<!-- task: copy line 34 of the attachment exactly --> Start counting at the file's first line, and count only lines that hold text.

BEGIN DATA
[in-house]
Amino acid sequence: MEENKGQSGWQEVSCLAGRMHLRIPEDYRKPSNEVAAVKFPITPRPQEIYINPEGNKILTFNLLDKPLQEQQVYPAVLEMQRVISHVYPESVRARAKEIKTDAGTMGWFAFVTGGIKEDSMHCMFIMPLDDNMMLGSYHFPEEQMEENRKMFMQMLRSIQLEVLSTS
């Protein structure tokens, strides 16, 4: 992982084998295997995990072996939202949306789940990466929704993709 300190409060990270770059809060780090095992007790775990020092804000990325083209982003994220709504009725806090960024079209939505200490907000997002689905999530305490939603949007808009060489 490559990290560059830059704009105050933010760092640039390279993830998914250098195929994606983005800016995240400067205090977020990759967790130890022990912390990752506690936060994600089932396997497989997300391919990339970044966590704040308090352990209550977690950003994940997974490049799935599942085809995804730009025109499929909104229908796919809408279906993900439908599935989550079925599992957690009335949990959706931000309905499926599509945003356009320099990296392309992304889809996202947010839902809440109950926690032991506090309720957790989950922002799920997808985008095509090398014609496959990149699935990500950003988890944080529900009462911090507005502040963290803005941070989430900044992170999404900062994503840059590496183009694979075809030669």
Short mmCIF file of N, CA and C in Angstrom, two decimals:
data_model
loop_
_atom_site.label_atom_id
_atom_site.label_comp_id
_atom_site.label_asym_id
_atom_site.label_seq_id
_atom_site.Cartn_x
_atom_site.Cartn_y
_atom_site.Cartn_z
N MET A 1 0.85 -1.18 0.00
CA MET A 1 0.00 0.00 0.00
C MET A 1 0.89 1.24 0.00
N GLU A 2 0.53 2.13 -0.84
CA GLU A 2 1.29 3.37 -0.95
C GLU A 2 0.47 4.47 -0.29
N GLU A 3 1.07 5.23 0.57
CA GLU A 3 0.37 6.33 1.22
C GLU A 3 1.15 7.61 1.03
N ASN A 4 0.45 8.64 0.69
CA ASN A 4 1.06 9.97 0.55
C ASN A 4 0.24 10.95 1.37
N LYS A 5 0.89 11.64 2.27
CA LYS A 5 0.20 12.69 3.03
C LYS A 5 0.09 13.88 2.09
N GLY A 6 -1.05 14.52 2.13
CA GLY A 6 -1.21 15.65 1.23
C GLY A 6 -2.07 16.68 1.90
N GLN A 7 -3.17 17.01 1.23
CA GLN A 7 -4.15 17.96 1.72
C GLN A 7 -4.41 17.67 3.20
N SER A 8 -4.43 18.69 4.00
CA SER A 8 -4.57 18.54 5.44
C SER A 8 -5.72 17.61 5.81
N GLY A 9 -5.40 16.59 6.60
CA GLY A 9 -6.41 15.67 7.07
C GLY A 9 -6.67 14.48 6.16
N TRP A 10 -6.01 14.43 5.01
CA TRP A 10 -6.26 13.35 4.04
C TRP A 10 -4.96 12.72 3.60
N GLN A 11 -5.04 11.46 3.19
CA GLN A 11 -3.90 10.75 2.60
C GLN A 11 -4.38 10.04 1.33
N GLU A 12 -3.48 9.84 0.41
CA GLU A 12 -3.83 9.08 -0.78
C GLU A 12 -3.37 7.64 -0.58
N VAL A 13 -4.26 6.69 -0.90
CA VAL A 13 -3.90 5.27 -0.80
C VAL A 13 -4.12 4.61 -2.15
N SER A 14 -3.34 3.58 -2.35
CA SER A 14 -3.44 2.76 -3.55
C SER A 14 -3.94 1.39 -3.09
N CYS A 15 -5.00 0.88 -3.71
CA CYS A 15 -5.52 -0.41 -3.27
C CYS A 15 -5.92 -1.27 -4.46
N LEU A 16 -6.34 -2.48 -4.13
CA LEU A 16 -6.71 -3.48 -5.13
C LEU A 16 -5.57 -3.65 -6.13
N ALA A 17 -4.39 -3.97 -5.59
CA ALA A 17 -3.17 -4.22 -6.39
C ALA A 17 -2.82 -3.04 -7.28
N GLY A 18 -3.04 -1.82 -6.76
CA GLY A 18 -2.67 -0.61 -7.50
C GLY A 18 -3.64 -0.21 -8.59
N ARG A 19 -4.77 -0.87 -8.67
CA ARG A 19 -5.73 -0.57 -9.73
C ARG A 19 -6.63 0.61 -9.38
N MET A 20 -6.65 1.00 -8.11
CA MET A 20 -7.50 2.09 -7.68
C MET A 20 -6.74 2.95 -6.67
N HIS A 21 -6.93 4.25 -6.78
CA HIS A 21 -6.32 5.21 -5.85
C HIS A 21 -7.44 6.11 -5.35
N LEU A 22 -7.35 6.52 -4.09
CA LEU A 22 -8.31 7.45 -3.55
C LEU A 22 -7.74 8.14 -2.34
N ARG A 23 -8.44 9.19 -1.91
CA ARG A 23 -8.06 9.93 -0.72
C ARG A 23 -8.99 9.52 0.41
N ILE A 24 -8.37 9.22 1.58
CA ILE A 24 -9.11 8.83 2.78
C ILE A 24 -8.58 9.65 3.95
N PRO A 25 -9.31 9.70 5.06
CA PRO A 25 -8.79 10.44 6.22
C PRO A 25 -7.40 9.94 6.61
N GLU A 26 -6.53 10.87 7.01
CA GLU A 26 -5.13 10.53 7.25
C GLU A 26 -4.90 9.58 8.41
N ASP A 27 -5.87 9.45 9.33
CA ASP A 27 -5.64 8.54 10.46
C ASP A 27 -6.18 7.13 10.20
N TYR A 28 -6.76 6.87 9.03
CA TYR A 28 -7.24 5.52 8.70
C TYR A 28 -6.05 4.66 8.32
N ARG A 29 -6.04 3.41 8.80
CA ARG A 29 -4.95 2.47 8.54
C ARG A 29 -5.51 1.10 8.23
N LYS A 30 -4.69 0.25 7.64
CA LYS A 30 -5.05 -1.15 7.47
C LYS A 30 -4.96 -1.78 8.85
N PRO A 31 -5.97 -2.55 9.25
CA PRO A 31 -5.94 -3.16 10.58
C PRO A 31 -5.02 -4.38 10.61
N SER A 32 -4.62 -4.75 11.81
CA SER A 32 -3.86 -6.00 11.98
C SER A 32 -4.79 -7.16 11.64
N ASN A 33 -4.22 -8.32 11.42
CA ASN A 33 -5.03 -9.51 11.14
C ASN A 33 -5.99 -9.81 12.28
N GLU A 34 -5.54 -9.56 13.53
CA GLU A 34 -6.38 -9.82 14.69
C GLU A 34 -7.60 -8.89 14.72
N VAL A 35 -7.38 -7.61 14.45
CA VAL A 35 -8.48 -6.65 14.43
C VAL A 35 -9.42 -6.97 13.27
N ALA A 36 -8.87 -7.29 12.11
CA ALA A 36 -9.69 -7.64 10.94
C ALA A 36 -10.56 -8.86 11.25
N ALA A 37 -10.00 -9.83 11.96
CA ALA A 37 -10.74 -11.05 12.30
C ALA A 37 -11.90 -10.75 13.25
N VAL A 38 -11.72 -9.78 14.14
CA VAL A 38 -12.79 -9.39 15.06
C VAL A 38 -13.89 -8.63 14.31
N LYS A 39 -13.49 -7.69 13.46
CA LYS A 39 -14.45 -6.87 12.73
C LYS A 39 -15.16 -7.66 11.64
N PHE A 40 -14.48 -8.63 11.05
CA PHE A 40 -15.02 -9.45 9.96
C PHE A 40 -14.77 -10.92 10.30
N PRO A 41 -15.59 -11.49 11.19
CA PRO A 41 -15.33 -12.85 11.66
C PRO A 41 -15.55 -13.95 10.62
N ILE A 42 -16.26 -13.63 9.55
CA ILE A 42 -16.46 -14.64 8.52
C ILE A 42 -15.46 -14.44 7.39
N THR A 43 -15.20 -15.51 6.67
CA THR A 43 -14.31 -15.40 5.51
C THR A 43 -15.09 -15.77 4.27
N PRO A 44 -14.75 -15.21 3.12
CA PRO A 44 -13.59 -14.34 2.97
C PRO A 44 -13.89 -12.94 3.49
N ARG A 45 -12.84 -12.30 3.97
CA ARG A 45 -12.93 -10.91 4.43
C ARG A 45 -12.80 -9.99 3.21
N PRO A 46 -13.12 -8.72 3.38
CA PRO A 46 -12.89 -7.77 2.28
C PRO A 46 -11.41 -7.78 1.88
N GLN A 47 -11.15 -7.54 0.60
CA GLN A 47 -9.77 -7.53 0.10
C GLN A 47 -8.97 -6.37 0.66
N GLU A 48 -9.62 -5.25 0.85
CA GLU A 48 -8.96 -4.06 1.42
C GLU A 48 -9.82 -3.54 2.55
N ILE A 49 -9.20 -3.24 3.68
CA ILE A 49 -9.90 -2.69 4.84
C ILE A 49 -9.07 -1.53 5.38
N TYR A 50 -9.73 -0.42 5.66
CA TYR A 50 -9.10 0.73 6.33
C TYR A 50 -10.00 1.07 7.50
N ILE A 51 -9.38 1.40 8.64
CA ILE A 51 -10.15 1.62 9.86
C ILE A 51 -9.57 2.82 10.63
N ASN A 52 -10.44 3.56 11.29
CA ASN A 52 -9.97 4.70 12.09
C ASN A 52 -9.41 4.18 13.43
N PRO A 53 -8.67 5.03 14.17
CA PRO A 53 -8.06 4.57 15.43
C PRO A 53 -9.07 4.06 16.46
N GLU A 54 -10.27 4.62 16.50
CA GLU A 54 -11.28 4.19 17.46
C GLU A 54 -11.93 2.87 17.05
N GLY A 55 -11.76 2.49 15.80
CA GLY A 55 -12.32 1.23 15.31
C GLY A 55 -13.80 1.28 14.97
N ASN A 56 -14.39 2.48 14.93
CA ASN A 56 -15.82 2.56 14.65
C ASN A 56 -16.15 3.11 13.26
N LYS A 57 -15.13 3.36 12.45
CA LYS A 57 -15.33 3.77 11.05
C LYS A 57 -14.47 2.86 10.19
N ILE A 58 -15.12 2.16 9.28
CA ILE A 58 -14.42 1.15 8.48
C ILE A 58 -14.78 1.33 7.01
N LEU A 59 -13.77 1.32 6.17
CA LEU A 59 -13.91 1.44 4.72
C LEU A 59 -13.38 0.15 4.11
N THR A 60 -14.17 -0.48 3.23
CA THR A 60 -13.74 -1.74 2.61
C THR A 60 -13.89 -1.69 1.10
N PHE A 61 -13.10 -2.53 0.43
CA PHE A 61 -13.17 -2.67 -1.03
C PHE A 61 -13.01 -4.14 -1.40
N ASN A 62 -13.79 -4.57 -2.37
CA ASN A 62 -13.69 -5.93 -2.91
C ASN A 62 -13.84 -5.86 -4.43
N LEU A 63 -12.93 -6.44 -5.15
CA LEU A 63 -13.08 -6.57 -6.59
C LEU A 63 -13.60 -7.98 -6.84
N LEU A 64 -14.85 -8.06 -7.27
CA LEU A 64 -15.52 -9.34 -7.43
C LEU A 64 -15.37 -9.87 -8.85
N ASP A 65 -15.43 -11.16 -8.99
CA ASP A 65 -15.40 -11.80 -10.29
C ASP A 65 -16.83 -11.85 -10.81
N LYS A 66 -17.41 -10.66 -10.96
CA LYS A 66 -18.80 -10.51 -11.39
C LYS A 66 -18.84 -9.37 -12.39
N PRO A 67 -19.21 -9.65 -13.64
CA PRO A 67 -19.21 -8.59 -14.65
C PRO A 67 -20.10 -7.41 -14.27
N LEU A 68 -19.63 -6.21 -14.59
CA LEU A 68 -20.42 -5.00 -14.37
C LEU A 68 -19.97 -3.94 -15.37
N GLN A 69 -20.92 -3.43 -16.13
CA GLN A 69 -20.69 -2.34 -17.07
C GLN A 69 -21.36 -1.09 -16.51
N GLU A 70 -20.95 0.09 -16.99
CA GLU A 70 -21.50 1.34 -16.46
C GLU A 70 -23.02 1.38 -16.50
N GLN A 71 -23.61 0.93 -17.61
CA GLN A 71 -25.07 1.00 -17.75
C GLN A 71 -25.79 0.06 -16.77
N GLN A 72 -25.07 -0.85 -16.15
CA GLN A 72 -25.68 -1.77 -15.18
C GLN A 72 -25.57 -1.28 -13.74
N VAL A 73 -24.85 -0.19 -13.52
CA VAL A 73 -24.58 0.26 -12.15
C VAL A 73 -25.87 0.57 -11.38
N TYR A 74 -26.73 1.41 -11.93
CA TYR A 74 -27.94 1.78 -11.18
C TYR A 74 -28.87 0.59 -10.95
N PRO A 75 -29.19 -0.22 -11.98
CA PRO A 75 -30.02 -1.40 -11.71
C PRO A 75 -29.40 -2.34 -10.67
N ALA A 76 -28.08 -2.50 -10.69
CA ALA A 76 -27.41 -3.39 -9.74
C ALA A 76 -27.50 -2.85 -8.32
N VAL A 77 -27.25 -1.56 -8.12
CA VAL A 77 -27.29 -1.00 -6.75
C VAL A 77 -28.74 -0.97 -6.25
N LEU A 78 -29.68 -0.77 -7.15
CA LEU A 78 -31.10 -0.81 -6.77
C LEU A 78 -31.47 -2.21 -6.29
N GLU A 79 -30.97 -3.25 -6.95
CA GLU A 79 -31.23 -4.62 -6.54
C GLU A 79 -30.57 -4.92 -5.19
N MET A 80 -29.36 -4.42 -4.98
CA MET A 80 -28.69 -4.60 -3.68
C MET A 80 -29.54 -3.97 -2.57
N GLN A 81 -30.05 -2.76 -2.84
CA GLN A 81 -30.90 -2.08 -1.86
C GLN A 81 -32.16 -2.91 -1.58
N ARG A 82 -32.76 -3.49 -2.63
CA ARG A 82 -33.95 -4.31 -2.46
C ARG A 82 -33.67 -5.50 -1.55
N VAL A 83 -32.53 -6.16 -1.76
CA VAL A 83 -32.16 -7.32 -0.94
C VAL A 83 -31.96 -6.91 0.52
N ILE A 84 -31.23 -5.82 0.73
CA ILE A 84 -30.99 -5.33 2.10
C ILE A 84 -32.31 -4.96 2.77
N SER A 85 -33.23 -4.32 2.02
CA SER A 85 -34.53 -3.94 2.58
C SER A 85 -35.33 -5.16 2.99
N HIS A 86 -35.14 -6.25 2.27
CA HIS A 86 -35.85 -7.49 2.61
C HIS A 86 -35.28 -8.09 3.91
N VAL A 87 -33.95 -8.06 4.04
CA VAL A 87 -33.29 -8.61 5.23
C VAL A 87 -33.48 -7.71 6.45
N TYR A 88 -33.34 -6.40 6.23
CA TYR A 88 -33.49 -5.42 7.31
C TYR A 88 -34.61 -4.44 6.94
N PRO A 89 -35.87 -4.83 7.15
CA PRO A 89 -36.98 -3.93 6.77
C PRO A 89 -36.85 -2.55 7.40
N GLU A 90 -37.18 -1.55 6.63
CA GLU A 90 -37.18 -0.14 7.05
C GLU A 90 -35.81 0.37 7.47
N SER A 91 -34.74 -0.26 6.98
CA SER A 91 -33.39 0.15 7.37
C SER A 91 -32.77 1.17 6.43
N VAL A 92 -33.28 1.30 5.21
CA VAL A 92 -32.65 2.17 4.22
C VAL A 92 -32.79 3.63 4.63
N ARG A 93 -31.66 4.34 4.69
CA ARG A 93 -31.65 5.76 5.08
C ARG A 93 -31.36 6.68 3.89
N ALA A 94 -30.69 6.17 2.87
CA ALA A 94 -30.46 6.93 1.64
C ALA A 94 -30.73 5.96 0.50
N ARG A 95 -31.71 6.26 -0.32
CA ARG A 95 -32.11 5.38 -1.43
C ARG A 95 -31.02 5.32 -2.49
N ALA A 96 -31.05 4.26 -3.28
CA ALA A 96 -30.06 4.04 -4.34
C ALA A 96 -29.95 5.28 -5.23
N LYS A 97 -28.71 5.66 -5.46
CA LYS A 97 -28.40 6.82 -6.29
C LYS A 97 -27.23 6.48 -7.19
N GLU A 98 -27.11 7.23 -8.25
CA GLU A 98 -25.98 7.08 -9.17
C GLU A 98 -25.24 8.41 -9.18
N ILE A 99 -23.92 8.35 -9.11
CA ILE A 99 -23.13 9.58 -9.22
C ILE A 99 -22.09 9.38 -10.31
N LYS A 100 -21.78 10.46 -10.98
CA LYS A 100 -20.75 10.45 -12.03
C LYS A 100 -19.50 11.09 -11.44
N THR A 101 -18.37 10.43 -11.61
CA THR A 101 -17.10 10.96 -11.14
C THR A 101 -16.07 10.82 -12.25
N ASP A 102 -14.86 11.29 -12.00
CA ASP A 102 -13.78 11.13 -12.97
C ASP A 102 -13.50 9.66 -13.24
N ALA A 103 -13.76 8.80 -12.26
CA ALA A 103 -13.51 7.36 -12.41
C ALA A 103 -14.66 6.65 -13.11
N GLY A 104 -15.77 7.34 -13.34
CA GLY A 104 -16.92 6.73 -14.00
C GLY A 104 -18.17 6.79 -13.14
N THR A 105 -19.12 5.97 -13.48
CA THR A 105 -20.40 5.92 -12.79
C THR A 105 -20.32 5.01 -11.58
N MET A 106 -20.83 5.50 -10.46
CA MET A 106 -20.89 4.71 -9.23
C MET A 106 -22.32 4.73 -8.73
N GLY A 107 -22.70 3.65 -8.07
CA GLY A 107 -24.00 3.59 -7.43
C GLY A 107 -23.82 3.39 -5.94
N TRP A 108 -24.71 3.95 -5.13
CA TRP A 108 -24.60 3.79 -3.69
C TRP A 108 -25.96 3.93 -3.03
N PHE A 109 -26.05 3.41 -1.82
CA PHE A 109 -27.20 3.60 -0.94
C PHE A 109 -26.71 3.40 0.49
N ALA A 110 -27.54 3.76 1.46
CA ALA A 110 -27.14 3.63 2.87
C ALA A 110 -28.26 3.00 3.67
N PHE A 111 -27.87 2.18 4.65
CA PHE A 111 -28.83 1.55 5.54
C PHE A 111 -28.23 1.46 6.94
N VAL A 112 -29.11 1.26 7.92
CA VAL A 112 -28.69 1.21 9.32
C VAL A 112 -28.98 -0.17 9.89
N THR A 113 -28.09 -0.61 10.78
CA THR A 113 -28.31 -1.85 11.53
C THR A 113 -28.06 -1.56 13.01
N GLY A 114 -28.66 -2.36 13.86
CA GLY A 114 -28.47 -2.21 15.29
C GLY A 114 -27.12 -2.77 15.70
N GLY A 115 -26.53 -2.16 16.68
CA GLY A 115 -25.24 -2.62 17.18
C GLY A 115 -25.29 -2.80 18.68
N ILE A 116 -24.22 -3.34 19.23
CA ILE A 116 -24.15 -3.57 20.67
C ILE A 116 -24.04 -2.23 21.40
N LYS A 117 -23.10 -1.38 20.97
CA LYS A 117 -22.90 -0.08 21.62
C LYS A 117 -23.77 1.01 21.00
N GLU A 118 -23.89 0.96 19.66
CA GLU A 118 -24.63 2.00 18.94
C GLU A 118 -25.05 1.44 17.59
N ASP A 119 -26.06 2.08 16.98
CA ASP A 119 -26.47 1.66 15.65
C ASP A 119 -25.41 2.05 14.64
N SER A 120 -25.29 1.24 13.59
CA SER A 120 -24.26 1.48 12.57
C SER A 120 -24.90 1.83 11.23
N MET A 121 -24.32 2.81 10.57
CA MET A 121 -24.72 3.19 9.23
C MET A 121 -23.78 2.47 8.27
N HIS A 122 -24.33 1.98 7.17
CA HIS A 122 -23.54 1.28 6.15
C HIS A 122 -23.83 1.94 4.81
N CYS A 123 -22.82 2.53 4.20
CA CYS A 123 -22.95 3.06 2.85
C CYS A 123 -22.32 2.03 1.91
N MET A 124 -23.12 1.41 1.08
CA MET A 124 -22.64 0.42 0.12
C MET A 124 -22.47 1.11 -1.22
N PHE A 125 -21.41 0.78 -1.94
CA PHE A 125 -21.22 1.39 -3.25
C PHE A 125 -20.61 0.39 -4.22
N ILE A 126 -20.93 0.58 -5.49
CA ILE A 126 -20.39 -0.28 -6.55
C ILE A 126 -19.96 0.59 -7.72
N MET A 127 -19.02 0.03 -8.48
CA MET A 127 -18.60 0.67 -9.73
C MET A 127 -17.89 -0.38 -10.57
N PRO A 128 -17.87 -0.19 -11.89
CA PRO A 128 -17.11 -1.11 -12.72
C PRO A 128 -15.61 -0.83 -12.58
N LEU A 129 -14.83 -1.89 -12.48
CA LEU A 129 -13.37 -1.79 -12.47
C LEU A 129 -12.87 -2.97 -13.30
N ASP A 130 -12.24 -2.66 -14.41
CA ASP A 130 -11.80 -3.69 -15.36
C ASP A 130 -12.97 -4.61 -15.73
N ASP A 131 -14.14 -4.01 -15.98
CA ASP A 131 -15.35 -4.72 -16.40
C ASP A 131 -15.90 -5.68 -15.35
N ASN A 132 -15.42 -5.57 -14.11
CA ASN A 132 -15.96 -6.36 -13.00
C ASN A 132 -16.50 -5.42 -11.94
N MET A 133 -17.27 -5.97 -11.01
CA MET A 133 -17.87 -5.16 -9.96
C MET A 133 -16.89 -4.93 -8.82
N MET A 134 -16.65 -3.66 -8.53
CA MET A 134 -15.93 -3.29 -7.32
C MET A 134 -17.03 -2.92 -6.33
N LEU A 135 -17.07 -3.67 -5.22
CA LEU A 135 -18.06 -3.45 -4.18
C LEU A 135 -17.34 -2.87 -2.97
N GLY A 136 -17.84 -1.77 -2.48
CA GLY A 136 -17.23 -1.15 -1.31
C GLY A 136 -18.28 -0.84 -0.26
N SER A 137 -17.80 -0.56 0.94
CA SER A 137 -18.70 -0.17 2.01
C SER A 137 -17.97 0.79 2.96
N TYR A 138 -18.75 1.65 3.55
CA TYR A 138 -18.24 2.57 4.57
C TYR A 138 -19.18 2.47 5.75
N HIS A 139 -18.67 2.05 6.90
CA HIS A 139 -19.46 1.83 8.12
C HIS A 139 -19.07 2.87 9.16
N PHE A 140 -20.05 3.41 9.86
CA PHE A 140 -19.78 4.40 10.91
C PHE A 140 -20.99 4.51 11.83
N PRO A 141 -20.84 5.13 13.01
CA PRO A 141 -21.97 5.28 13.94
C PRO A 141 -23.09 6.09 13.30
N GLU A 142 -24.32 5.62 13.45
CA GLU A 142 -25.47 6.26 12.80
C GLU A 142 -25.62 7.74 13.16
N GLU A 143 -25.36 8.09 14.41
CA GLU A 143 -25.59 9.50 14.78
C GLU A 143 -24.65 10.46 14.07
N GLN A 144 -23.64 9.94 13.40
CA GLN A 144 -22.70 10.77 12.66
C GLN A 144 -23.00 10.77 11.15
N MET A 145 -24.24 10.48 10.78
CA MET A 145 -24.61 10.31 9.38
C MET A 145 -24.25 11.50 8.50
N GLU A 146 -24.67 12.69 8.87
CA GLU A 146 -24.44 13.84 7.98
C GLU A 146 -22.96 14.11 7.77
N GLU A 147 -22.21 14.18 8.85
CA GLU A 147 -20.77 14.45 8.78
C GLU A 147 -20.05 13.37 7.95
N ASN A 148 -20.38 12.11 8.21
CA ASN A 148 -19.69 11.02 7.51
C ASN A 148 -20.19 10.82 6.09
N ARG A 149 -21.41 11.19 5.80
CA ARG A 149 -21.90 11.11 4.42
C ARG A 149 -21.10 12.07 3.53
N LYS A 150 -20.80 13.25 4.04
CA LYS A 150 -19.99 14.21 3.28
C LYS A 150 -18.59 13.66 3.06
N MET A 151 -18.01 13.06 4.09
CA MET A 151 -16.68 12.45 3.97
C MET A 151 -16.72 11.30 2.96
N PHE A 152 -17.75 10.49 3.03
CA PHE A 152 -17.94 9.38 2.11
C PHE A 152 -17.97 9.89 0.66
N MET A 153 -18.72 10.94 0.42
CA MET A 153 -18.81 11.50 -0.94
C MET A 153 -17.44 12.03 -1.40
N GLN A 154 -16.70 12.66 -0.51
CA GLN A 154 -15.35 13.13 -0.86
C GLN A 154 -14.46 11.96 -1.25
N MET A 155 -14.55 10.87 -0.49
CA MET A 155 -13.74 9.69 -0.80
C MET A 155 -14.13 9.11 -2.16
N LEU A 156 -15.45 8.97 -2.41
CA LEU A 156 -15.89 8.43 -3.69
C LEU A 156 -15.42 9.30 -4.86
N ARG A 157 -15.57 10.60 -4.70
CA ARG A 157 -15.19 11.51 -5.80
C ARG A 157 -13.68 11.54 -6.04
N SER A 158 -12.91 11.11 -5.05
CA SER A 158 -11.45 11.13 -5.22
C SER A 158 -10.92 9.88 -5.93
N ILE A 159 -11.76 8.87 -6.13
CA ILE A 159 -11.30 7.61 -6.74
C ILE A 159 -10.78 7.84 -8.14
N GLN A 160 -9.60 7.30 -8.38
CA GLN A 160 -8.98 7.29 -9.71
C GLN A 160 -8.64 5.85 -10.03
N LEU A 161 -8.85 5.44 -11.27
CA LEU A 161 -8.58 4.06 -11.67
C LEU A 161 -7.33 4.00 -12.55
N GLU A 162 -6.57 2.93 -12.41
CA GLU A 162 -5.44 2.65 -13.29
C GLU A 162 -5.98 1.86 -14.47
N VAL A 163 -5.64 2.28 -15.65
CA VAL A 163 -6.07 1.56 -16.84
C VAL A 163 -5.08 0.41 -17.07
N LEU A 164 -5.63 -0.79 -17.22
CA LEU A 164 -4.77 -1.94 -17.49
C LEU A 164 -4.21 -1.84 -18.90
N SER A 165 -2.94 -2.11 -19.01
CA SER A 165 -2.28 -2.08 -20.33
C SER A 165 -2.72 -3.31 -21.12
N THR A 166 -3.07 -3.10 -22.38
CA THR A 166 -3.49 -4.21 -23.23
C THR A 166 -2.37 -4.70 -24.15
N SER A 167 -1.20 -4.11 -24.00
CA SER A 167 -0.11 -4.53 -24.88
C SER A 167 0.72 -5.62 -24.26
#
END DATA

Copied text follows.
C GLN A 7 -4.41 17.67 3.20